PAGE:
The project started in 2010 by designing the financial instrument to facilitate the business activity of the social economy entities. It was developed by the expert team established to work on system solutions in the field of social economy, and more specifically, by the financial group of the team consisting of people directly involved in the social economy sector, working under the chairmanship of dr Irena Herbst. The general idea was to create a repayable financial instrument and a system of advisory services. Given the fact that this target group performs the important social goals, it was agreed that the financial facility should be offered at the preferential conditions (de minimis aid) and the consulting should be free of charge (de minimis aid). The project was supposed to diagnose the needs and benefits for the borrowers and assess the capacity of service providers (financial intermediaries). The results of the pilot were to be used to build a future system of financial support and business advice for social enterprises. The works on drafting and developing the concept of the facility took two years.

At the beginning of 2012 the most important principles and guidelines of the pilot program were presented to the Ministry of Labour and Social Policy and the Ministry of Regional Development.

After the inter-ministerial consultation, on July 19th 2012 the financing agreement was concluded between the Ministry of Labour and Social Policy (Intermediate Institution) and BGK (state-owned bank - Systemic Beneficiary) chosen to carry out the project.  Approximately PLN 30 million was entrusted by the Ministry to the Bank to establish the trust fund.

The objective of the project was to delegate the management of public funds to non-public institutions in order to increase the efficiency of the operation. BGK was obliged to select the financial intermediaries responsible for providing services directly to the social economy entities in five macro-regions covering the whole country.

In order to make a selection of the financial intermediaries, BGK invited bids in September 2012.  The open tender consisted of 5 parts, each covering one macro-region.

The applying financial intermediaries could select from one up to five parts of the tender and were obliged to: grant a minimum established number of loans and provide advisory services to at least 80% of financed social economy entities (the limits were fixed for each macro-region separately).

There were the same criteria in each part of the tender:

  1. Business  plan assessment  – 55%
  2. Fund management cost – 38%
  3. Advisory service cost – 7%

In January 2013 BGK signed five agreements with TISE to act as the financial intermediary in all five macro-regions.

2.Summary of main characteristics of good practice approach

TISE as a loan fund manager started the project in the first quarter of 2013 under the label:  ES Fundusz (Social Economy Fund).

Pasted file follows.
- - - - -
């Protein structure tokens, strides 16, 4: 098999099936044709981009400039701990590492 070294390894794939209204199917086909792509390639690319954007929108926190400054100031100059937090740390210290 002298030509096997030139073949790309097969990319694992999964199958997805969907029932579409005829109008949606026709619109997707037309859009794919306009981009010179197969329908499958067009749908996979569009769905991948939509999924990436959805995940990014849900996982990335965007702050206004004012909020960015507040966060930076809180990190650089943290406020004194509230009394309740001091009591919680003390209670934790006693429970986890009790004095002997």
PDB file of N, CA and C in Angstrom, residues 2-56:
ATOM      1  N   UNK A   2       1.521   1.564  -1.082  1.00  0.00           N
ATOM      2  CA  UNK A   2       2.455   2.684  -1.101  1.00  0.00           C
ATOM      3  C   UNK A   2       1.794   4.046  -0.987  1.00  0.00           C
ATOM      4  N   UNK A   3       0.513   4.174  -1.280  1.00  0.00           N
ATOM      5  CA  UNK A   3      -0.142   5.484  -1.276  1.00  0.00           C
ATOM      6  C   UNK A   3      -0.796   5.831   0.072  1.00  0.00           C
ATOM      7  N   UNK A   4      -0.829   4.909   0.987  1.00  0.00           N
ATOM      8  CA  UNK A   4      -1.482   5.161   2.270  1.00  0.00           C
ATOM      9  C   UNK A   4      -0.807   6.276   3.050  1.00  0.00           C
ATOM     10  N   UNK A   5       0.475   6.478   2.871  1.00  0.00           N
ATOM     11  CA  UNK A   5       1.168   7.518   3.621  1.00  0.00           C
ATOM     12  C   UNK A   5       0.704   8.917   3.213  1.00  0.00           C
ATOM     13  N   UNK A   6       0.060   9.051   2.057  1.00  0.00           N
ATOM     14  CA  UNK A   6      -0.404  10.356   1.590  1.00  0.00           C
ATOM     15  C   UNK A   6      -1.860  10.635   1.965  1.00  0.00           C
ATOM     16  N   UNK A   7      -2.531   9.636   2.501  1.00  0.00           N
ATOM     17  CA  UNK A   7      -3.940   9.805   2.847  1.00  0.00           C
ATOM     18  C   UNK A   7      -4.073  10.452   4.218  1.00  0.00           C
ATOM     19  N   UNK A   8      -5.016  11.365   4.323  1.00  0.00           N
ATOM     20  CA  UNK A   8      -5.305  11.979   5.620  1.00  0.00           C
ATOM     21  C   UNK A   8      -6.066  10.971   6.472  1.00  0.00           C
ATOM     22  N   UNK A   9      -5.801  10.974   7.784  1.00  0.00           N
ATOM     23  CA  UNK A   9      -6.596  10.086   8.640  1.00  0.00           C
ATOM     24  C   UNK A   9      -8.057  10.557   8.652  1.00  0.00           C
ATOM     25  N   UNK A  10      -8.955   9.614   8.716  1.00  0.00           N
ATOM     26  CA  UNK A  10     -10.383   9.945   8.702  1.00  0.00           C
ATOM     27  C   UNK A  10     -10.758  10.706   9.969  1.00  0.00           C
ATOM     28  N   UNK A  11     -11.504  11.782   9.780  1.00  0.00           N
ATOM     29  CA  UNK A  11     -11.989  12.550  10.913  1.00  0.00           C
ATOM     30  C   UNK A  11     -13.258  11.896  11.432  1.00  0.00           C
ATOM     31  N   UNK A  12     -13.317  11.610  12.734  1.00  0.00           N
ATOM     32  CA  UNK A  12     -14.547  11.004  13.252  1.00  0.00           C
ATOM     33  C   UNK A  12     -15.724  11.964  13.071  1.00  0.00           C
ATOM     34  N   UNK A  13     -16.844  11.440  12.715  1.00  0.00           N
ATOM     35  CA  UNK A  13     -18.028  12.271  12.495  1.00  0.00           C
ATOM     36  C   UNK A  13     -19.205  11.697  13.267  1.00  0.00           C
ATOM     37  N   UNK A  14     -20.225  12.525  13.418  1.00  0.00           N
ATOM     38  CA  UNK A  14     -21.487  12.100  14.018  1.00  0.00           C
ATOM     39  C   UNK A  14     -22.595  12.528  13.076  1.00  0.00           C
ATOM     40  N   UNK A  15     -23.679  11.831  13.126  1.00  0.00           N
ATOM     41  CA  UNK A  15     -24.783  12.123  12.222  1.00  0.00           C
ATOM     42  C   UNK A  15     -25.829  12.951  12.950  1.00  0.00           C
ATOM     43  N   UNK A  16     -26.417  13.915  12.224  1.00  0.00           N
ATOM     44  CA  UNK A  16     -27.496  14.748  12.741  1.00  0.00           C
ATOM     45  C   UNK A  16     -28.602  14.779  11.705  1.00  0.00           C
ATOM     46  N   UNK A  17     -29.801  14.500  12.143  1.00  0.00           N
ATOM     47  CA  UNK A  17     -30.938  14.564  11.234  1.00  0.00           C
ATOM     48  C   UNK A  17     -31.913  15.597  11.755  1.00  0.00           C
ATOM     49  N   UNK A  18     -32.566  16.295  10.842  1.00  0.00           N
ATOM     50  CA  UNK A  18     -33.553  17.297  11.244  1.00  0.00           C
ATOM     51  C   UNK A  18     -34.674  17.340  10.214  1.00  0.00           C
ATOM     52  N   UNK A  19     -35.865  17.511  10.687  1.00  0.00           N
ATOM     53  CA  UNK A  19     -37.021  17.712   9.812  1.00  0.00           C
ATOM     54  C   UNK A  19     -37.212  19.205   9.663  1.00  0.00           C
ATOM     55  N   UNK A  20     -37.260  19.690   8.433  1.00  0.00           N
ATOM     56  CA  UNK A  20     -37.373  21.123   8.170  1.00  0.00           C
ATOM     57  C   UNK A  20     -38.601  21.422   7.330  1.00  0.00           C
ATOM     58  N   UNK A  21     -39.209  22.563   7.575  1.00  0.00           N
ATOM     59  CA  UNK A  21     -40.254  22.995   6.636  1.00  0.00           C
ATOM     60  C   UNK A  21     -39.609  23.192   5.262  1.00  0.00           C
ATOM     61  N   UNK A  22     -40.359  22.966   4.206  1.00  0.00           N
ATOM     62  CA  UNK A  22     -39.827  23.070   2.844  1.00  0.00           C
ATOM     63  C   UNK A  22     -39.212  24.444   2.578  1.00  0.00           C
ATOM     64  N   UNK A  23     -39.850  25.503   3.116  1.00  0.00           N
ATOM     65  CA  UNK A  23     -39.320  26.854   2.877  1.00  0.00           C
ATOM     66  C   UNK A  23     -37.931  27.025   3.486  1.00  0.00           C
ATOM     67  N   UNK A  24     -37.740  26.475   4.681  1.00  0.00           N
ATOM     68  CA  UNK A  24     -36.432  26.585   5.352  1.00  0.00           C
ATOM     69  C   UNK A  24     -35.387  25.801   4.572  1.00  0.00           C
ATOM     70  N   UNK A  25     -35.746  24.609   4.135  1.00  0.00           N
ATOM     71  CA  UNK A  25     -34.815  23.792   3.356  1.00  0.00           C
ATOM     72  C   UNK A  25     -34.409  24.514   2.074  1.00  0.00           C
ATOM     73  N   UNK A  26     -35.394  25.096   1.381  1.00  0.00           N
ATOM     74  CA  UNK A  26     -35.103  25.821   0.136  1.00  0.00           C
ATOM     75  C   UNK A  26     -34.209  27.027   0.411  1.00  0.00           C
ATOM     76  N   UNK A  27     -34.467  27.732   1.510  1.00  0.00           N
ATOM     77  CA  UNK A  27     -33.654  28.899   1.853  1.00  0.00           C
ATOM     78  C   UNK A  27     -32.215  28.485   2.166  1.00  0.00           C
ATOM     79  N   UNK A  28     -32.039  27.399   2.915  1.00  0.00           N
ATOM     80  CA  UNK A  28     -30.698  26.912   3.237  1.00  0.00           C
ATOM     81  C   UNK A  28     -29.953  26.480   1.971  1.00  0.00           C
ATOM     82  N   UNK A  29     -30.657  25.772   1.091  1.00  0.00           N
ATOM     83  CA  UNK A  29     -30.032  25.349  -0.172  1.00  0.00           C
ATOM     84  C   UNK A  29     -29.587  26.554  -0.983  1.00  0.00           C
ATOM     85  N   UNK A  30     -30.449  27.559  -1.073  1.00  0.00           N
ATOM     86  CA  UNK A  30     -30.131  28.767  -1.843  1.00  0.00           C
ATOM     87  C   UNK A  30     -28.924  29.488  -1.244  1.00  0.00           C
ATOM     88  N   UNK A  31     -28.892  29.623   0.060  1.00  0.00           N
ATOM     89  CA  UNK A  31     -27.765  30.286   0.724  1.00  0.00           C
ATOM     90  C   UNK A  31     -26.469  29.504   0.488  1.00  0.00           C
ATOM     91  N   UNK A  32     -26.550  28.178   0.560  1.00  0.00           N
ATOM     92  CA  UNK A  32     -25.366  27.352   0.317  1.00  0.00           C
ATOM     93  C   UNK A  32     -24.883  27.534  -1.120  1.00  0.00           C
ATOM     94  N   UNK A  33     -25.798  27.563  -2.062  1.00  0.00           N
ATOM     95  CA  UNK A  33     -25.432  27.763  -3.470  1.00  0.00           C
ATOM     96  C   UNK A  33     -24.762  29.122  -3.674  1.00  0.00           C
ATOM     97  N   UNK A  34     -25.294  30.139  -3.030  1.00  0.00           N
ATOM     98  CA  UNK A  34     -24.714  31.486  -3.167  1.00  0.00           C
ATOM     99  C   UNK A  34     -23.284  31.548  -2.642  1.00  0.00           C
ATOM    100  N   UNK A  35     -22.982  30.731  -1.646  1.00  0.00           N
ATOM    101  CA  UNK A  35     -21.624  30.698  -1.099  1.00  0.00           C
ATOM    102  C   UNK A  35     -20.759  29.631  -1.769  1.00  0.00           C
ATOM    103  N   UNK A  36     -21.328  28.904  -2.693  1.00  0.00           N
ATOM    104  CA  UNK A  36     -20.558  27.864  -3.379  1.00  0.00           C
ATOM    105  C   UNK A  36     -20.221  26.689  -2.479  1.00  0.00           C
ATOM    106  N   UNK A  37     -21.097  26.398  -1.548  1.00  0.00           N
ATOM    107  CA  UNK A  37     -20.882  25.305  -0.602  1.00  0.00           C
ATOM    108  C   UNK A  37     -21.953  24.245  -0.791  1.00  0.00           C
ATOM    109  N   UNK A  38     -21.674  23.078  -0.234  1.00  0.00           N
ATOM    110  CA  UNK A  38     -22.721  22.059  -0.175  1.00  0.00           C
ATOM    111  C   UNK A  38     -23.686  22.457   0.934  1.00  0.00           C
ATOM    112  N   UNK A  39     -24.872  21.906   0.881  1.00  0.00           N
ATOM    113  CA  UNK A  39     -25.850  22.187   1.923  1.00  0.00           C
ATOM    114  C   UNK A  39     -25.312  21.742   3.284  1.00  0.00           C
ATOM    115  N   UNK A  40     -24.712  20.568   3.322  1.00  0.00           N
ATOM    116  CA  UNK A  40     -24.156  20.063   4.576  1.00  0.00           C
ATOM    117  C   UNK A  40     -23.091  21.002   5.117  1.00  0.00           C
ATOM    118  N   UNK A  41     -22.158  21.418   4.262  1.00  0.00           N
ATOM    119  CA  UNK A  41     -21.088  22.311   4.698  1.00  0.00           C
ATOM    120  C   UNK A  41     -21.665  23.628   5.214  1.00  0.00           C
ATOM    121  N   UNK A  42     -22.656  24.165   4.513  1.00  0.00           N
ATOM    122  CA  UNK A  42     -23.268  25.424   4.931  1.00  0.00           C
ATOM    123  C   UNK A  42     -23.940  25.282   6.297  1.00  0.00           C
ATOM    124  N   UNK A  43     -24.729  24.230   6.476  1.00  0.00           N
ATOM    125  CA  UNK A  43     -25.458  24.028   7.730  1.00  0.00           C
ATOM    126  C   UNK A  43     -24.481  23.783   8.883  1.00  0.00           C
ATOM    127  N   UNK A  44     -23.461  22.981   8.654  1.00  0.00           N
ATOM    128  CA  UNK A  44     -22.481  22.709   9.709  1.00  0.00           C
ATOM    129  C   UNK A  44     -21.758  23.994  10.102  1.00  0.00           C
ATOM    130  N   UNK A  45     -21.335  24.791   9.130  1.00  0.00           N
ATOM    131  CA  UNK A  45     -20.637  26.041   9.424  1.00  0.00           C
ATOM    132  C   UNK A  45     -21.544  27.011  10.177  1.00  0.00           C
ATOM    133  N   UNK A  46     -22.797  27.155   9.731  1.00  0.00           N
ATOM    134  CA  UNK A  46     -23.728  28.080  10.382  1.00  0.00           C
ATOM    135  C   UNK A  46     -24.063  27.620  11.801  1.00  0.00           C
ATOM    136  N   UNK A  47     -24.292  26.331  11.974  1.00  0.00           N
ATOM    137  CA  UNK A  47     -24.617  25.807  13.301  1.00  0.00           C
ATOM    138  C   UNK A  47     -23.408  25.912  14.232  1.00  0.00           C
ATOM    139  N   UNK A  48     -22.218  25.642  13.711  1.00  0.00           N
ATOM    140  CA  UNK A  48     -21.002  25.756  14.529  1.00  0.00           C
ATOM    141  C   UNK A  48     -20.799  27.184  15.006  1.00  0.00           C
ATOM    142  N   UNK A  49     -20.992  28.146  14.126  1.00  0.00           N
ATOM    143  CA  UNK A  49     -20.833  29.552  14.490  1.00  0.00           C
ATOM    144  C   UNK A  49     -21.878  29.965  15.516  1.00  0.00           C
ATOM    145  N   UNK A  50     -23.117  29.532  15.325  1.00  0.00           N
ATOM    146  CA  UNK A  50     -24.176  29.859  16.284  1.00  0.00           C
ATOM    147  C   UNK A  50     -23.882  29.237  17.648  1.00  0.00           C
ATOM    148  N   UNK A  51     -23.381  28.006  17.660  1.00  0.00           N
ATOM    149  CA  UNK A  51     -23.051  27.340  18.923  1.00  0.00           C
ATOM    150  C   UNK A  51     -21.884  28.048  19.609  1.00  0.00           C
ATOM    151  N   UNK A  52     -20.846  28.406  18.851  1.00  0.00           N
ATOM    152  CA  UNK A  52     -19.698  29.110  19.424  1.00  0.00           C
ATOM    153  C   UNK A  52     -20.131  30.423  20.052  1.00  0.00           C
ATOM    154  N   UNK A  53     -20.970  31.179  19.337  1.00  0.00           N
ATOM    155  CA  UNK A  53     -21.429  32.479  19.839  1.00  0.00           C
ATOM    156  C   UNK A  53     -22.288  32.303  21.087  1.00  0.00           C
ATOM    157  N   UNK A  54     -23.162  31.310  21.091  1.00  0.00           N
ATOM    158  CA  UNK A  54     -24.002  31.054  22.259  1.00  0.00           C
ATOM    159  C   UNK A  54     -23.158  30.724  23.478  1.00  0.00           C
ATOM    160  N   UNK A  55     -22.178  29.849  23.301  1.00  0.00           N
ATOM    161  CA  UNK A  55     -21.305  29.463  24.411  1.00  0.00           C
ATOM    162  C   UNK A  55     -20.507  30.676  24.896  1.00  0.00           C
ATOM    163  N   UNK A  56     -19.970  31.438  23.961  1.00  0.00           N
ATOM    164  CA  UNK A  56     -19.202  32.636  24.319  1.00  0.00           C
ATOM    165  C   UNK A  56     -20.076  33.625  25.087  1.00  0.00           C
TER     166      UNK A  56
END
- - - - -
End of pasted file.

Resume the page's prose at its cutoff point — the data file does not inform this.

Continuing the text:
The goals to be achieved within the framework of the pilot project are :

  • providing during the two and a half year period (until July 2015) at least 251 loans at the total amount of PLN 25.1 million for social economy entities to finance their economic activity (financing at preferential interest rate, de minimis aid);
  • providing up to 30 hours of advisory services to at least 200 social economy entities once a loan has been granted but before September 2015 (in total 4 000 hours, total value of the de minimis aid – PLN 400 000);
  • Overdue  and lost loans ratio should not exceed 15%
  • Creating minimum 50 new jobs;
  • Sustaining at least 1 100 jobs;
  • Assessing financial  condition of the social enterprises based on the result of financed and rejected clients; 
  • Determining financial needs of the social economy entities;
  • Checking in practice the risk assessment methodology designed for the sector, proposed by BGK.
  • Creating a sustainable financial instrument for social economy entities by reusing of the repaid funds. 

The whole project, including loan repayments and monitoring will be implemented for eight years. The deadline to accomplish the task is December 2020.

According to the terms of the pilot program, the preferential loans from the sources of ESFund / TISE might be granted to the defined social economy entities. The potential clients must meet the following criteria:

  1. have an appropriate legal form
  2. have an appropriate size in terms of number of employees and turnover or balance sheet total (micro or small enterprises)
  3. have a minimal business activity history

The program criteria limit the group of potential borrowers to the following :

  1. In terms of legal form:
  • Cooperatives of employees,
  • Cooperatives of the disabled and the blind
  • Social cooperatives,
  • NGOs
  • Ecclesiastical legal persons or organizational units provided that their statutory objectives include carrying out public benefit activities,
  • Joint-stock companies, limited liability companies and sports clubs organized in the form of a company which are non-profit (their purpose cannot be profit-making, all income must be allocated for statutory objectives and any potential profit may not be distributed to shareholders or employees)
  1. The above-mentioned entities must be micro or small enterprises according to the definitions set out in Annex I to Commission Regulation (EC ) No 800/ 2008, dated  August 6, 2008 (Official Journal EU L 214, 09.08.2008). Therefore, these are the entities that employ less than 50 people in the business activity, and their annual turnover and / or total annual balance sheet does not exceed EUR 10 million.
  2. The above-mentioned entities must be registered and engaged in economic activities for at least 12 months at the date of loan application.

Moreover, the ESFund clients cannot have tax arrears nor overdue social insurance contributions.

The key features of the offered loans are:

  • amount up to PLN 100,000
  • maturity up to 5 years
  • grace period up to 6 months
  • purpose of financing: business development aiming to achieve an income or employment growth